In 2016, the U.S. Coast Guard conducted at least one inspection on 103 unique Floating Production Systems (FPS’) and Mobile Offshore Drilling Units (MODUs) that operated on the Outer Continental Shelf (OCS). Additionally, 49 fixed platform inspections were performed.
These inspections resulted in 222 deficiencies being written on FPS’ and MODUs and 100 deficiencies on fixed platforms. Fourteen OCS units (8 MODUs, 5 FPSs and 1 platform) received an operational control action as a result of a top-level deficiency being discovered.
Deficiency category breakdown is shown by the diagrams below.
As a management consulting firm, Meridian assists our clients’ compliance with safety, environmental and quality management system standards. For example, we recently conducted an external review to verify that an organization’s internal quality system is based on ISO 9001:2015. Similarly, in enhancing our clients’ contingency preparedness, our Response Services Division provides Incident Command System (ICS) training and facilitates drills and exercises.
In “Walking the Walk,” Meridian uses ISO 9001 and ICS processes and tools in managing our tactical operations. Potential tactical operations, which Meridian may be asked to provide, include:
- Armed Vessel Security
- Direct Asset Response Team
- Event Management
- Executive Protection
- Fixed Site Security
- Oil / Hazardous Material Spill Response
- Route/Convoy Security
The ISO-ICS integrated process starts with Meridian’s standard operating procedures and policies, which creates our framework. From there, Meridian has ensured its personnel have the required training and experience for the position they are assigned to. This includes becoming familiar with the Meridian Incident Management Handbook (MIMH), as well as completing our position-specific qualification requirements.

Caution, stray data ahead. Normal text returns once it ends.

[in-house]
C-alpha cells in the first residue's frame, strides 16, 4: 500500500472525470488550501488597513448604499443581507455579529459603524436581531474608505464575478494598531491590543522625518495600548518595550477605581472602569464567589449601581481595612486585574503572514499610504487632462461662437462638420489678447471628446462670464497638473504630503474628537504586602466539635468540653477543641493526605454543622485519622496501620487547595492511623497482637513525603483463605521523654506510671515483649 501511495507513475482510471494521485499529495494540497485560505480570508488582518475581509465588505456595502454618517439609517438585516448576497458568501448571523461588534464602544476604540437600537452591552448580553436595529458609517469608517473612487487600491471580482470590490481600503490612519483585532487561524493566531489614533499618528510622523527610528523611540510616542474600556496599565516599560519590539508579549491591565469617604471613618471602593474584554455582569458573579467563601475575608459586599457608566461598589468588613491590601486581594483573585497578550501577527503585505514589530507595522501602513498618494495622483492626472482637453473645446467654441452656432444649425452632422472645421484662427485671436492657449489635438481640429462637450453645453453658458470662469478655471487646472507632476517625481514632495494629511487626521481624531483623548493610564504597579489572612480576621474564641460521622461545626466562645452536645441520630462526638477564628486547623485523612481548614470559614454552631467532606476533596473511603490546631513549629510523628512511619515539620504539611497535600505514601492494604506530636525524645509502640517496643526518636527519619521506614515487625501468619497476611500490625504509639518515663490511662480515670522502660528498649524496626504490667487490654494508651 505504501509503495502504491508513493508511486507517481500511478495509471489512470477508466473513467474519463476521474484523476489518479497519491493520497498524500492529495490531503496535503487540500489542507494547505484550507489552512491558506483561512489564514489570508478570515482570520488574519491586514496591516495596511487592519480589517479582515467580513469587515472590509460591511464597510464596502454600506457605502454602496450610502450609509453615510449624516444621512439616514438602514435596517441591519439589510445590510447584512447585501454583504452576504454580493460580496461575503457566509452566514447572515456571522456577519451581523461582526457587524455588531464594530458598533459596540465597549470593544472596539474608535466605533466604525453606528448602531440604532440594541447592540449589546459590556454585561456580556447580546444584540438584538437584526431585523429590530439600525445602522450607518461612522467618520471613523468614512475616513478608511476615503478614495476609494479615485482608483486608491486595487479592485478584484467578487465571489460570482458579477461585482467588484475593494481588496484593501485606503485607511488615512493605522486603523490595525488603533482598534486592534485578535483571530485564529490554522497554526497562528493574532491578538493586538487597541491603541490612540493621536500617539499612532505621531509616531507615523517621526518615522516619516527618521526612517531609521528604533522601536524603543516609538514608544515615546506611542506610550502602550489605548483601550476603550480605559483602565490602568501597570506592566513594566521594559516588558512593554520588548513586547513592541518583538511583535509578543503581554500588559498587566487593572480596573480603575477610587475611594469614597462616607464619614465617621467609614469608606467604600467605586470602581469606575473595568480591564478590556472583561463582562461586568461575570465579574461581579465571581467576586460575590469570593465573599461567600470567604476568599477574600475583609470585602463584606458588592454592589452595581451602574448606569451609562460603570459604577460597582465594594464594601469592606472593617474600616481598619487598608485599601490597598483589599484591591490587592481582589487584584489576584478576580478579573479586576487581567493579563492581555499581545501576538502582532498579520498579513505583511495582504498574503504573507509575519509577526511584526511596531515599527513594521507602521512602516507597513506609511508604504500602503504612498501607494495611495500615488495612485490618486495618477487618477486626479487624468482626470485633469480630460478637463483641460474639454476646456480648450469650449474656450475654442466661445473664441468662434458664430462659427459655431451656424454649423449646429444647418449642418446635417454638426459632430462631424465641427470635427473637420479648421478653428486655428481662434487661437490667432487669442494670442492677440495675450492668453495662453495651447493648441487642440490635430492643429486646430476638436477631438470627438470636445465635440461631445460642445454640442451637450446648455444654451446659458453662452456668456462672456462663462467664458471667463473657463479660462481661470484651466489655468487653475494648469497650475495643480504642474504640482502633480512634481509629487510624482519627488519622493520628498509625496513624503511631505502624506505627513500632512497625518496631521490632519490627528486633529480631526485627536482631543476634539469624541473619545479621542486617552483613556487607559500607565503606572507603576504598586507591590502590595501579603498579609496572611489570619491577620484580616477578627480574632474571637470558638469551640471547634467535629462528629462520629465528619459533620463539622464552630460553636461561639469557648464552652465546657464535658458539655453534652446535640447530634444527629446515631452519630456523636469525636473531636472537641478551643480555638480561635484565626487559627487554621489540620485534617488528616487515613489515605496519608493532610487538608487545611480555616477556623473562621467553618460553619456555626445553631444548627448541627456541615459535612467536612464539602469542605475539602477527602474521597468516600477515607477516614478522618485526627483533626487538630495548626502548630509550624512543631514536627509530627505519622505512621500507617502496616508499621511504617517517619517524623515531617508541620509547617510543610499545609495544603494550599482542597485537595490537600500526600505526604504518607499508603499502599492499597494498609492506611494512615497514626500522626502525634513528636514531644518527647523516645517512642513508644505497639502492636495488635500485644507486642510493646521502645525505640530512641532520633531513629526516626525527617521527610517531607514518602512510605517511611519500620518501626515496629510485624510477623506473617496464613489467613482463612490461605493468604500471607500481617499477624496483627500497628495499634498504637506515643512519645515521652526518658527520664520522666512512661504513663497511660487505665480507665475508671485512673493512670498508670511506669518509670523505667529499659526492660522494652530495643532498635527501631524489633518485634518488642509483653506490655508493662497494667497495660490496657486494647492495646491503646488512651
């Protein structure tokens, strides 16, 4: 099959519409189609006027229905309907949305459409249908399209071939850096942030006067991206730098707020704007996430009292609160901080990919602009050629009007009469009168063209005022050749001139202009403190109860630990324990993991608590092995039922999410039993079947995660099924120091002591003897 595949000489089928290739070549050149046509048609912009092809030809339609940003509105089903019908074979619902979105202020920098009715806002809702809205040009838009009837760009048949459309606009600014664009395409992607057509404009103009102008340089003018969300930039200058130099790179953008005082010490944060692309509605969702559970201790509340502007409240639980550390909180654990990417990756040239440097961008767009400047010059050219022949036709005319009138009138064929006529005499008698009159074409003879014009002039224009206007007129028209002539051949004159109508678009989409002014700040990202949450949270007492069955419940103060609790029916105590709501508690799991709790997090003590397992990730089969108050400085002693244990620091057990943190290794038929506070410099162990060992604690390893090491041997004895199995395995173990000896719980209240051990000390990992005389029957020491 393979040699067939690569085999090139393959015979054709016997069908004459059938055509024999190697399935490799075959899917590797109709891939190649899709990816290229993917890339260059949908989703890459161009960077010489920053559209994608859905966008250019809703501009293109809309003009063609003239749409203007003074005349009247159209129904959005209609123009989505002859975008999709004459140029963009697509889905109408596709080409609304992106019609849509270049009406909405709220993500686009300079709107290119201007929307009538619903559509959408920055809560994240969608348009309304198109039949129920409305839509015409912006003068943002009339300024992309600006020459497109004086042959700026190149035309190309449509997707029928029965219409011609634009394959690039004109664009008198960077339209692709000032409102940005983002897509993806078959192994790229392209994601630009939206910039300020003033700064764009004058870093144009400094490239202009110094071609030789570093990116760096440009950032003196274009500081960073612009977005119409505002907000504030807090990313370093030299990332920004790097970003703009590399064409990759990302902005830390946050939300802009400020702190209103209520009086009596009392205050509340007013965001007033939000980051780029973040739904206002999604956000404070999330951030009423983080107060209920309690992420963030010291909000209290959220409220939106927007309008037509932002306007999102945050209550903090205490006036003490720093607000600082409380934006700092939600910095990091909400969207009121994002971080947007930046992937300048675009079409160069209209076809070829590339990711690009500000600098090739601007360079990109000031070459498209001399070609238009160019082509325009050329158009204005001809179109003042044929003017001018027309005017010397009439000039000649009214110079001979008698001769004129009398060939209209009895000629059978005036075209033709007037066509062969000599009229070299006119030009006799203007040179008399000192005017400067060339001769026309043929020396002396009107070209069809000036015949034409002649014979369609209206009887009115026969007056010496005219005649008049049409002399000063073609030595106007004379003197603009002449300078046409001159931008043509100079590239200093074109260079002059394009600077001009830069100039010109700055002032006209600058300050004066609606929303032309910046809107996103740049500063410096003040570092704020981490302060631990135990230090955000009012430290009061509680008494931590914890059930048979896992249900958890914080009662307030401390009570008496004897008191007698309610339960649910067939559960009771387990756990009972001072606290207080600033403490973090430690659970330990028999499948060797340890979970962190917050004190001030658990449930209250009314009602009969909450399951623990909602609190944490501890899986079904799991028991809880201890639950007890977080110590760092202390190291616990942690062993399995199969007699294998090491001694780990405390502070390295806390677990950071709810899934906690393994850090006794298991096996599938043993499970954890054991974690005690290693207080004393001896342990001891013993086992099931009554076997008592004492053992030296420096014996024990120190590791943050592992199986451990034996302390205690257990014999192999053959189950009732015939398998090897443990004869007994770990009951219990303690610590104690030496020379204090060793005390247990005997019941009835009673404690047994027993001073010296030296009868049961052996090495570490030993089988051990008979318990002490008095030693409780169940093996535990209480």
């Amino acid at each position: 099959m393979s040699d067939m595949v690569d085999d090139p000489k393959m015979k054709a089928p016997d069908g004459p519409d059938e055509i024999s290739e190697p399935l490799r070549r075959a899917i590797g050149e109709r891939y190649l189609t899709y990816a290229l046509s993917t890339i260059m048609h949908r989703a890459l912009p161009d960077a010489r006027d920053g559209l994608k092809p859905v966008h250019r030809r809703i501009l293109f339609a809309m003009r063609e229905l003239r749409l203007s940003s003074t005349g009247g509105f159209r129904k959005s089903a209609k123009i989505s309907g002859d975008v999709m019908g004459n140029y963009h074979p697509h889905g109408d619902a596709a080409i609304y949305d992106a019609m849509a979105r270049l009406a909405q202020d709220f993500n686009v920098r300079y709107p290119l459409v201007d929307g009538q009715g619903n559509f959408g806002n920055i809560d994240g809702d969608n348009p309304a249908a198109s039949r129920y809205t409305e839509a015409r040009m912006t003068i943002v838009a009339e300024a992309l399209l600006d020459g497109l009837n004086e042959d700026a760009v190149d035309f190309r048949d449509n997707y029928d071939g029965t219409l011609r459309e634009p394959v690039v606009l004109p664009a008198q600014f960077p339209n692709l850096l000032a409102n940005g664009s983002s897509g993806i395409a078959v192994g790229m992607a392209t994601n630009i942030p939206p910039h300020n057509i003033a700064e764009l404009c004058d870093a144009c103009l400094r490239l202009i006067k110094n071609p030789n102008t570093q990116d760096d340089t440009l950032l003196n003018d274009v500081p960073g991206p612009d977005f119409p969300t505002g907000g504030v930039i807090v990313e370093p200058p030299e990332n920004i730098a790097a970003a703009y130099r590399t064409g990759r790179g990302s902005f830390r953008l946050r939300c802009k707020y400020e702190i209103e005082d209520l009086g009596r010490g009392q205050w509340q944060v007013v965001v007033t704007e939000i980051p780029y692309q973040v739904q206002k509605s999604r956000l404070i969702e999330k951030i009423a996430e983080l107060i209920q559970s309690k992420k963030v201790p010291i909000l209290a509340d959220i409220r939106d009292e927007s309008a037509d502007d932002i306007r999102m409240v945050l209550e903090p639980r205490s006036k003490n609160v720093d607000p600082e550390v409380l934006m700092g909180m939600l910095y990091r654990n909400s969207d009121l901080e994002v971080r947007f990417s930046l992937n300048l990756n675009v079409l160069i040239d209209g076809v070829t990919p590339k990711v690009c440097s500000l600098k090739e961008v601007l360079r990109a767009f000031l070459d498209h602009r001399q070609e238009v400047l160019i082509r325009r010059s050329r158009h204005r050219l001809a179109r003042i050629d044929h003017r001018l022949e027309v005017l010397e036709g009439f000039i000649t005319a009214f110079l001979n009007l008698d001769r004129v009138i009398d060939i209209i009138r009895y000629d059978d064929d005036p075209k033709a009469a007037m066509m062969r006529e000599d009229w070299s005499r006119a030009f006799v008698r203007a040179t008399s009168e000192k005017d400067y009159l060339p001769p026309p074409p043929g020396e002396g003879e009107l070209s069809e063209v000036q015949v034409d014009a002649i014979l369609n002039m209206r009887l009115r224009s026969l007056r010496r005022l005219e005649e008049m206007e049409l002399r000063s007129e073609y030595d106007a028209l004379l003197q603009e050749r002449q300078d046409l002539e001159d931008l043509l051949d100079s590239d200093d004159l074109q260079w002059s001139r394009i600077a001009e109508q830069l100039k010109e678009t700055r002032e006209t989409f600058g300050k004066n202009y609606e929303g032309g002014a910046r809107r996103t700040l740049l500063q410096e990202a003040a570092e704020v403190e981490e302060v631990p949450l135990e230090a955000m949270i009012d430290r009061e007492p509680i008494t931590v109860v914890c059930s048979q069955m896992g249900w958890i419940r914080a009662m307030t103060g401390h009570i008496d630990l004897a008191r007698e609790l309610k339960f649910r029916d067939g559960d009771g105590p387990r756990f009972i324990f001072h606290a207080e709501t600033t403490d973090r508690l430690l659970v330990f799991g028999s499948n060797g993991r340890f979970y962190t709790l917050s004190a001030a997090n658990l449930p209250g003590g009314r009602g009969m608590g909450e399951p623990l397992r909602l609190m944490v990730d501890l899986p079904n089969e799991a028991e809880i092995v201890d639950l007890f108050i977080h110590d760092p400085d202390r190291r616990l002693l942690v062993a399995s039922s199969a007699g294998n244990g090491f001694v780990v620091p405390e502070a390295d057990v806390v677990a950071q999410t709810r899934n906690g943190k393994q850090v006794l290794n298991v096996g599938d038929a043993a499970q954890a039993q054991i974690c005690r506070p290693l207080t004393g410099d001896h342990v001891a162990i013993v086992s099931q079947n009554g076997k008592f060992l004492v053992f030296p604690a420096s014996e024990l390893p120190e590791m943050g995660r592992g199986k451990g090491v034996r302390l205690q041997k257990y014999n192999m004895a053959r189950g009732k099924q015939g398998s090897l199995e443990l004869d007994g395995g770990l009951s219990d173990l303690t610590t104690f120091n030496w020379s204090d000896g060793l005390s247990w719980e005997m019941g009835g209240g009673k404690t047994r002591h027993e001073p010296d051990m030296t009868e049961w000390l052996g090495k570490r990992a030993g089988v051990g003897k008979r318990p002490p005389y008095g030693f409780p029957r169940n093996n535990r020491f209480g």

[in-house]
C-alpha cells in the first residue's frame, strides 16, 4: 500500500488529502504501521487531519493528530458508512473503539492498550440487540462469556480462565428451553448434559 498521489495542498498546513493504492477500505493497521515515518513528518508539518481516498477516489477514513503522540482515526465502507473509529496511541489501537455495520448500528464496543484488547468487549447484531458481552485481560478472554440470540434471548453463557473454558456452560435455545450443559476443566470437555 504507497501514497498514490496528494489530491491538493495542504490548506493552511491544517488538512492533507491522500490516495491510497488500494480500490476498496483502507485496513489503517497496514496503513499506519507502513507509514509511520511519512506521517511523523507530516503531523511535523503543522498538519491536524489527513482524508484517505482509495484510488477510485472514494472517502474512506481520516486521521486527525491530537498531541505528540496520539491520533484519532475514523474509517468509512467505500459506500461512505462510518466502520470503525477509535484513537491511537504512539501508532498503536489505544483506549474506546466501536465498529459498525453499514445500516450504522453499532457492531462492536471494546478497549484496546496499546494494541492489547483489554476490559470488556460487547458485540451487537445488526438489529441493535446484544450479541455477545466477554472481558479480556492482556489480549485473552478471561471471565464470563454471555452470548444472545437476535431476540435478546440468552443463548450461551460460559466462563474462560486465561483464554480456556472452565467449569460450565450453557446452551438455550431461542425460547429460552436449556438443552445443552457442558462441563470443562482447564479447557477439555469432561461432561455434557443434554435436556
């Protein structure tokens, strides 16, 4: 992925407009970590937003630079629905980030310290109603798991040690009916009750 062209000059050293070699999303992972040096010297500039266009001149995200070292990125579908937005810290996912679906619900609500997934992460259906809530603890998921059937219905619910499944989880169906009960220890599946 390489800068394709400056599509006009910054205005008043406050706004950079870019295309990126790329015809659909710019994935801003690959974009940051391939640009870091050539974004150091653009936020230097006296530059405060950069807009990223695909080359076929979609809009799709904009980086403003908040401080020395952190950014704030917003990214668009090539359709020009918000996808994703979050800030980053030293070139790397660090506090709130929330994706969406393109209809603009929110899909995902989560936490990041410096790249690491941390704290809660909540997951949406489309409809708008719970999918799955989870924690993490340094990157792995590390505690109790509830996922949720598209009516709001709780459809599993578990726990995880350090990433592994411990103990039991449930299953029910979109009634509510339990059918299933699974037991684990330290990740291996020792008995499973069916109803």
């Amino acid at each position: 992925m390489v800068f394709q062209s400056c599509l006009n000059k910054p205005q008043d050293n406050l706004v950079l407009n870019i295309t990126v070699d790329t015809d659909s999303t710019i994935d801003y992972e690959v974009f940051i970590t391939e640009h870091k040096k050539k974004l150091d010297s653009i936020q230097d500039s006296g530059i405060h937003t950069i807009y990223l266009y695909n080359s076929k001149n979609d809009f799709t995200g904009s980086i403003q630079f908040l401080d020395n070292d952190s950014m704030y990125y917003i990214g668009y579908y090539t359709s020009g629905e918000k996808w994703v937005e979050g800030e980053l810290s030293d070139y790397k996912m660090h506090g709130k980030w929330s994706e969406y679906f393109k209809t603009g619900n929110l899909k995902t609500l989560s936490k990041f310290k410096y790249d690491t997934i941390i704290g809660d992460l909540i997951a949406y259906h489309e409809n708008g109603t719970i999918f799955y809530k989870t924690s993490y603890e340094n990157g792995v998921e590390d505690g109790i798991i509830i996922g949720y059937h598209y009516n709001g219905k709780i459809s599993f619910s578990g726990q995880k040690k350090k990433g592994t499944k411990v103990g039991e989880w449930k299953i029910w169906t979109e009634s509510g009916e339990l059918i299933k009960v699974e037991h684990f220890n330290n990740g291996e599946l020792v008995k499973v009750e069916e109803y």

There are numerous moving parts when it comes to managing tactical operations. There is a constant flow of information. To ensure our readiness to respond, Meridian proactively developed Incident Action Plan (IAP) templates for various types of tactical operations. These templates incorporate lessons learned and best practices. They serve as a 70% solution, which enables Meridian to respond to the needs of a client quickly and effectively.
From the moment a client requests our services, Meridian begins updating the appropriate template with the client’s specific information. We assess and track the current situation. We document the client’s objectives and priorities. We identify resources and develop assignments.
By using ICS processes and tools, Meridian can make a seamless transition from managing routine activities to supporting crisis management while easily assimilating into the client’s response management organization.
By having things well-organized and documented, it ensures continuity of operation. Meridian upper management can quickly step in and effectively and efficiently complete the operation if an emergency arises and the project manager is unavailable.
Once an operation is complete, Meridian electronically archives the IAPs, so they can be referenced at a later point in time if needed. We update our IAP template. This procedure is not only ISO compliant, but it also allows us to reference the documents as needed.
Meridian Operational Planning Cycle for Managing Tactical Operations
- Ensuring the safety management system is implemented and continuously functions throughout management and the fleet.
- Ensuring the safe operation of each vessel.
- Providing a link between the Company and those on board.